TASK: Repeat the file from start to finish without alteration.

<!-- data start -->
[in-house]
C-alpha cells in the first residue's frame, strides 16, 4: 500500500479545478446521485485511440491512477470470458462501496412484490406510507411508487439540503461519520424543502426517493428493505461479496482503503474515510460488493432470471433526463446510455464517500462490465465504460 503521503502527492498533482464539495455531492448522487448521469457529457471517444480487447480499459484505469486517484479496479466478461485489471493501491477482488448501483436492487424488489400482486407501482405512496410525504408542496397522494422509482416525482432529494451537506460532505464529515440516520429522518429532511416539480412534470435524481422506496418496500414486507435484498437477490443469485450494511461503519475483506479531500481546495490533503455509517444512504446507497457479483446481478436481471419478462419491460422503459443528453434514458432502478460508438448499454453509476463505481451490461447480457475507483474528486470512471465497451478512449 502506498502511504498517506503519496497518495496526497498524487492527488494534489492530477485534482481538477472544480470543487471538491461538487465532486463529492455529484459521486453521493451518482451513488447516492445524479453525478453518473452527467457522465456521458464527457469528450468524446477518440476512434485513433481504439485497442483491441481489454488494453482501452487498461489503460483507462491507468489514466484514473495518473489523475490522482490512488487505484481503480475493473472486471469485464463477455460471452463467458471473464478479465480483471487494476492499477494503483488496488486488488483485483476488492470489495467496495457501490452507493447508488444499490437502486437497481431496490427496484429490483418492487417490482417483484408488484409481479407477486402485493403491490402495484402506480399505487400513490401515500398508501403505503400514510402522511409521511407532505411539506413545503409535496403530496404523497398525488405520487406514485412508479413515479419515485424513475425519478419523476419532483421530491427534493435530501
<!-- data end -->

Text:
[in-house]
C-alpha cells in the first residue's frame, strides 16, 4: 500500500479545478446521485485511440491512477470470458462501496412484490406510507411508487439540503461519520424543502426517493428493505461479496482503503474515510460488493432470471433526463446510455464517500462490465465504460 503521503502527492498533482464539495455531492448522487448521469457529457471517444480487447480499459484505469486517484479496479466478461485489471493501491477482488448501483436492487424488489400482486407501482405512496410525504408542496397522494422509482416525482432529494451537506460532505464529515440516520429522518429532511416539480412534470435524481422506496418496500414486507435484498437477490443469485450494511461503519475483506479531500481546495490533503455509517444512504446507497457479483446481478436481471419478462419491460422503459443528453434514458432502478460508438448499454453509476463505481451490461447480457475507483474528486470512471465497451478512449 502506498502511504498517506503519496497518495496526497498524487492527488494534489492530477485534482481538477472544480470543487471538491461538487465532486463529492455529484459521486453521493451518482451513488447516492445524479453525478453518473452527467457522465456521458464527457469528450468524446477518440476512434485513433481504439485497442483491441481489454488494453482501452487498461489503460483507462491507468489514466484514473495518473489523475490522482490512488487505484481503480475493473472486471469485464463477455460471452463467458471473464478479465480483471487494476492499477494503483488496488486488488483485483476488492470489495467496495457501490452507493447508488444499490437502486437497481431496490427496484429490483418492487417490482417483484408488484409481479407477486402485493403491490402495484402506480399505487400513490401515500398508501403505503400514510402522511409521511407532505411539506413545503409535496403530496404523497398525488405520487406514485412508479413515479419515485424513475425519478419523476419532483421530491427534493435530501